Simply put, the economic development of the rich countries lead to the underdevelopment of the poor. Development in an LDC is neither self-generating nor autonomous, but ancillary. The LDCs are economic satellites of the highly developed regions of North America and Western Europe in the international capitalist system.

Thus Afro-Asian and Latin American countries which were the least integrated into the system tend to be highly developed. For Frank, Japa­nese economic development after the 1860s is the classic case illustrating Frank’s theory. Ja­pan’s industrial growth remains unmatched. The reason is that, Japan, unlike most of the Asian countries, was never a capitalist satellite.

5. Satellite Relationship and Underdevelopment:

Brazil perhaps best illustrates the connection between the satellite relationship and underdevel­opment. Since the 19th century, the growth of its major cities has been satellite development — largely dependent on outside capitalist powers, specially Britain and the USA. Consequently some regions in interior Brazil have become satellites of these two countries and, through them, of the Western capitalist countries.

Frank suggests that satellite countries experience their greatest economic development when they are least dependent on the world capitalist system. Thus, Argentina, Brazil, Mexico and Chile grew most rapidly during World War I (1914 -18), the Great Depression (1929-33) and World War II (1939-45), when their trade and financial relations with the major capitalist countries were the weakest. Interestingly enough and significantly, too, the most underde­veloped regions today are those that have had the closest ties to Western capitalism in the past.

They were the greatest exporters of primary products, and the biggest sources of capital for developed countries and were abandoned by them when—for one reason or another — business fell off. Frank gives examples of undivided Bengal, the one-time sugar-exporting West Indies, and Northeastern Brazil, the defunct mining areas of Brazil, highland Peru and Bolivia; and the former silver regions of Mexico in this context.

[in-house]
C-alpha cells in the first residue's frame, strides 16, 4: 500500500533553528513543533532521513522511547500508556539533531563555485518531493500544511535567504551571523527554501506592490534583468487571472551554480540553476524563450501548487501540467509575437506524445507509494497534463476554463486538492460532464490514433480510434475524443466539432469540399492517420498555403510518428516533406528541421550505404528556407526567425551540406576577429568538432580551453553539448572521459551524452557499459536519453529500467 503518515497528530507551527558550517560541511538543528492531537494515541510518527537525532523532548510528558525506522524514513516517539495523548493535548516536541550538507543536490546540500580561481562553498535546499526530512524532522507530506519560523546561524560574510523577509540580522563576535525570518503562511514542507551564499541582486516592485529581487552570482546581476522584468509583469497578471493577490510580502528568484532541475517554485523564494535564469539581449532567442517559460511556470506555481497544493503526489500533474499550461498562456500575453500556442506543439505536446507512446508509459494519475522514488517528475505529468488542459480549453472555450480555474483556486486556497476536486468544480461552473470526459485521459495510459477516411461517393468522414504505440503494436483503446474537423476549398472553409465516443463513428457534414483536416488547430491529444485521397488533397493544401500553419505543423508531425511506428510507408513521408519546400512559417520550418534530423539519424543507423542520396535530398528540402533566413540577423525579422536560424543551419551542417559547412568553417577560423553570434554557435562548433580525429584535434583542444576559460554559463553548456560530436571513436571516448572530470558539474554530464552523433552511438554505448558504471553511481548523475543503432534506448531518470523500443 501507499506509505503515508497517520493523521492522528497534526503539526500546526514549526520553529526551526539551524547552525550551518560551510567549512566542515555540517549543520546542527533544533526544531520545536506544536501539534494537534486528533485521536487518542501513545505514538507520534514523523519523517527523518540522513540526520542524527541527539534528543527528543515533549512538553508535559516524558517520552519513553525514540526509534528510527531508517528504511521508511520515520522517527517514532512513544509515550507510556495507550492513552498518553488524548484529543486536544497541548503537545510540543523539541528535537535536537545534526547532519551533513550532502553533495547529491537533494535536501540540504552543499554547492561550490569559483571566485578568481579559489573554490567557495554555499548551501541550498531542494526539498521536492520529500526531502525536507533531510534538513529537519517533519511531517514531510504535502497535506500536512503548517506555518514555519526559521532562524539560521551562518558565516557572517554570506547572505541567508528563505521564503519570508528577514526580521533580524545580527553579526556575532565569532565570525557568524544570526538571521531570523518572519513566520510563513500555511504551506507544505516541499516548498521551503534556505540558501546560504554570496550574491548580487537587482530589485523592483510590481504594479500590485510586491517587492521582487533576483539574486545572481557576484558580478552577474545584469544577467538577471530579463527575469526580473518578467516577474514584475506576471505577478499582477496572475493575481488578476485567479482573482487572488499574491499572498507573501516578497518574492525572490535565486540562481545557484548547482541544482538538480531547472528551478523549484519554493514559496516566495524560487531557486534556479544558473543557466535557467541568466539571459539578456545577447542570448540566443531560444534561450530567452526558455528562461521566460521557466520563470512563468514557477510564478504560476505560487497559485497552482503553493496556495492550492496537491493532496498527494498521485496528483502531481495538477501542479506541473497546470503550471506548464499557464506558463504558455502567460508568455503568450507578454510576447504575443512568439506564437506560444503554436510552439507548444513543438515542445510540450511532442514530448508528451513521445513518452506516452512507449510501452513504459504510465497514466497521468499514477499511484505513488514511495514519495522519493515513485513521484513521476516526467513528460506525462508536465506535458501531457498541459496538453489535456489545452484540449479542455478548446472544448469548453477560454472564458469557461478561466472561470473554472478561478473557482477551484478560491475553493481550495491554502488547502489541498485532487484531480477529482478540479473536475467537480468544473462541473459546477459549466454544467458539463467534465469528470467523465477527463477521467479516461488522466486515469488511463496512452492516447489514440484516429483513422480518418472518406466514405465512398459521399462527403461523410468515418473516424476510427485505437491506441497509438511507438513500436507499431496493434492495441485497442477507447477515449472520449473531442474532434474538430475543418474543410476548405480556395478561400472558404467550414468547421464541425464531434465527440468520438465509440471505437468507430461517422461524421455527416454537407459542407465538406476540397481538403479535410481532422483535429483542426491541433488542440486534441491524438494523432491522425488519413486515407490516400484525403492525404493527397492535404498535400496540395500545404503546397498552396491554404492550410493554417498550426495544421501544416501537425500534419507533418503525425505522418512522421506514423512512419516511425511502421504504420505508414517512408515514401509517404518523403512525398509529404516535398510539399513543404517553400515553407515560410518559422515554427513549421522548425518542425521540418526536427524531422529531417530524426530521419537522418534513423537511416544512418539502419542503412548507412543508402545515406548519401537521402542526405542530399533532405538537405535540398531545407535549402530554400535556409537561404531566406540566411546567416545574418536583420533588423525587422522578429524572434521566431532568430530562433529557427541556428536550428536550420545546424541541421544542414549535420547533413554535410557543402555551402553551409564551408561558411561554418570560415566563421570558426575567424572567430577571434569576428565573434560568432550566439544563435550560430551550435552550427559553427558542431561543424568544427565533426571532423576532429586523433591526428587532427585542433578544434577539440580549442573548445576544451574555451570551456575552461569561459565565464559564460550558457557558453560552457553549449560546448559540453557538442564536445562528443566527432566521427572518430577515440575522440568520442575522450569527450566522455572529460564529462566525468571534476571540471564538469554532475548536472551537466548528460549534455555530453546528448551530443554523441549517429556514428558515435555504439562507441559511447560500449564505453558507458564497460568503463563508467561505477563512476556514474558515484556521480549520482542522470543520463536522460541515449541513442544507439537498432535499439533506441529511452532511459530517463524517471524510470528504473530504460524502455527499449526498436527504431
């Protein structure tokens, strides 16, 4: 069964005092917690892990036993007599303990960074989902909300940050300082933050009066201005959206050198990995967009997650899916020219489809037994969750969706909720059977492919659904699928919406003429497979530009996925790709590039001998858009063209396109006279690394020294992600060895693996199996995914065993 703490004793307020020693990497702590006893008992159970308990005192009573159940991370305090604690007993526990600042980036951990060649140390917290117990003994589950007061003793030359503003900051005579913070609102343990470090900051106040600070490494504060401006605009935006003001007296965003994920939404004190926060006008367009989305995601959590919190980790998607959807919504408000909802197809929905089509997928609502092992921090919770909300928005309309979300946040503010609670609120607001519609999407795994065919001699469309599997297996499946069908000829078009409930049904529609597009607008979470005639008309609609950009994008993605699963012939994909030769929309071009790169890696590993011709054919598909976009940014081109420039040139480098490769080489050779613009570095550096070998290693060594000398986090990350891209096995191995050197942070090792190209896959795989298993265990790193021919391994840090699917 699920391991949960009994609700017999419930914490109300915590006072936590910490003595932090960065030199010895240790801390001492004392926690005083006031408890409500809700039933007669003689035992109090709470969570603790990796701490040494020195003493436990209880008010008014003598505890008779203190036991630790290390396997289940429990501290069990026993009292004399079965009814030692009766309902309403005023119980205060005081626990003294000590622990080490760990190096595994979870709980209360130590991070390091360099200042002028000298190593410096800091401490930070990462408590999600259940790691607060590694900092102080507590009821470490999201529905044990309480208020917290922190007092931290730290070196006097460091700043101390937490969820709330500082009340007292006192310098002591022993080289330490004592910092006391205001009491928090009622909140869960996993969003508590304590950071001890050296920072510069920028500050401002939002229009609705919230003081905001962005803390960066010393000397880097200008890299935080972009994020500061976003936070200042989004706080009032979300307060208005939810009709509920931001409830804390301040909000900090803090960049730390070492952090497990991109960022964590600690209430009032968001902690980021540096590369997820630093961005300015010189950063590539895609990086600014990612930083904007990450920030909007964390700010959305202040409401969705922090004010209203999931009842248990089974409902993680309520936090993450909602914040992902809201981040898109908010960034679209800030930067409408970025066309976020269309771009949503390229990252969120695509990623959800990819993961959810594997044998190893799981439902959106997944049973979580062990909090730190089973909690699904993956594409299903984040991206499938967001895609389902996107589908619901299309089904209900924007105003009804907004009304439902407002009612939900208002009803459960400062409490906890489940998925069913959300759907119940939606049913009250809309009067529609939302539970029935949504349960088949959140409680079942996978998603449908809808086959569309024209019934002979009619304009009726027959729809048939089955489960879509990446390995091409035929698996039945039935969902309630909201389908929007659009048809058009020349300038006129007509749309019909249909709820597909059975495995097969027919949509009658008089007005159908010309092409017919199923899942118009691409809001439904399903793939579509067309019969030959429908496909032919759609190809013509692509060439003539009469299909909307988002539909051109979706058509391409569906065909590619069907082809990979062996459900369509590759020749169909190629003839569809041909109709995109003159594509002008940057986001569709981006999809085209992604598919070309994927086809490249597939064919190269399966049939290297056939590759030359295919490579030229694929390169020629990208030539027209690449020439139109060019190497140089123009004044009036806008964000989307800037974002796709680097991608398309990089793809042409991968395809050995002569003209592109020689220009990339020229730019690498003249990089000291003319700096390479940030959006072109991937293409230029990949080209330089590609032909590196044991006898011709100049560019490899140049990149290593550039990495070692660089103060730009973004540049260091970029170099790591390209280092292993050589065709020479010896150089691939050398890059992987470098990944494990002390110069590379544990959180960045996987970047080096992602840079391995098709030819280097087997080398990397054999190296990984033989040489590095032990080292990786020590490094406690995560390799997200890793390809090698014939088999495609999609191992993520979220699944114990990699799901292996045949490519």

He contends that even the large plantations that had contributed much to underdevelopment in Latin America, origi­nated as a commercial, capitalist enterprise, not a feudal institution. This very fact contra­dicts the generally held thesis that a region is underdeveloped because it is isolated and pre capitalist.


Causes of Underdevelopment:

According to Frank the following economic activities have contributed to underdevelopment, not development:

1. Replacing indigenous enterprises with technologically more advanced, global, subsidi­ary companies.


2. Forming an unskilled labour force to work in factories and mines and on plantations.

3. Workers migrating from villages to foreign-dominated urban complexes.

4. Opening the economy to trade with, and investment from, developed countries.

According to dependency theorists, the causes of underdevelopment are not to be found in national systems alone but must be sought in the pattern of economic relations between hegemonic, or dominant, powers and their client states.


Secondly, both within and among states, the unfettered forces of the market-place tend to exacerbate rather than to mitigate existing inequalities. The dominant foreign power benefits at the expense of its client states and the clientele class benefits at the expense of other classes.

For these two reasons development does not take place through the trickle-down of wealth or through the gradual diffusion of modern attitudes and modern technology and thus the up­ward mobility of individuals expressed by their gradual absorption into the modern sector is no solution to the problem of the impoverishment of the masses.